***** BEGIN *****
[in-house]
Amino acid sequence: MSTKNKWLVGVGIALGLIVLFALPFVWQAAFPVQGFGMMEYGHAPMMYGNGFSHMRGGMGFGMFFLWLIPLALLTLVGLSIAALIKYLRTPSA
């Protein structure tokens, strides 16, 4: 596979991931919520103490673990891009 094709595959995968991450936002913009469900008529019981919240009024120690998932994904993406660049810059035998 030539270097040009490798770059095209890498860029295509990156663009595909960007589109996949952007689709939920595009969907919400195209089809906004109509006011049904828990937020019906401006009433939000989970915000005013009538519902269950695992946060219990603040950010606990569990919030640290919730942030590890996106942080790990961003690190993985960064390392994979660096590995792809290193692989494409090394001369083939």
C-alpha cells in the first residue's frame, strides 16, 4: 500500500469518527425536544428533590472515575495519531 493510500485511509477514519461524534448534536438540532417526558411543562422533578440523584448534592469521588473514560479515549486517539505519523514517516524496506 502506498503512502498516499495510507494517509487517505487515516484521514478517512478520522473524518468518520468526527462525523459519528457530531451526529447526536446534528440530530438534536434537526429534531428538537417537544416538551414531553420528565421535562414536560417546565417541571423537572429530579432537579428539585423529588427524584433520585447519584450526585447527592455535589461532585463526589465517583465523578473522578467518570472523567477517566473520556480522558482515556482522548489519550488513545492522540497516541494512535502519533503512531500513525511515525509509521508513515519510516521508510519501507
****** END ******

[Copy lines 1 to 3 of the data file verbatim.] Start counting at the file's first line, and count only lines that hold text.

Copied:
[in-house]
Amino acid sequence: MSTKNKWLVGVGIALGLIVLFALPFVWQAAFPVQGFGMMEYGHAPMMYGNGFSHMRGGMGFGMFFLWLIPLALLTLVGLSIAALIKYLRTPSA
């Protein structure tokens, strides 16, 4: 596979991931919520103490673990891009 094709595959995968991450936002913009469900008529019981919240009024120690998932994904993406660049810059035998 030539270097040009490798770059095209890498860029295509990156663009595909960007589109996949952007689709939920595009969907919400195209089809906004109509006011049904828990937020019906401006009433939000989970915000005013009538519902269950695992946060219990603040950010606990569990919030640290919730942030590890996106942080790990961003690190993985960064390392994979660096590995792809290193692989494409090394001369083939």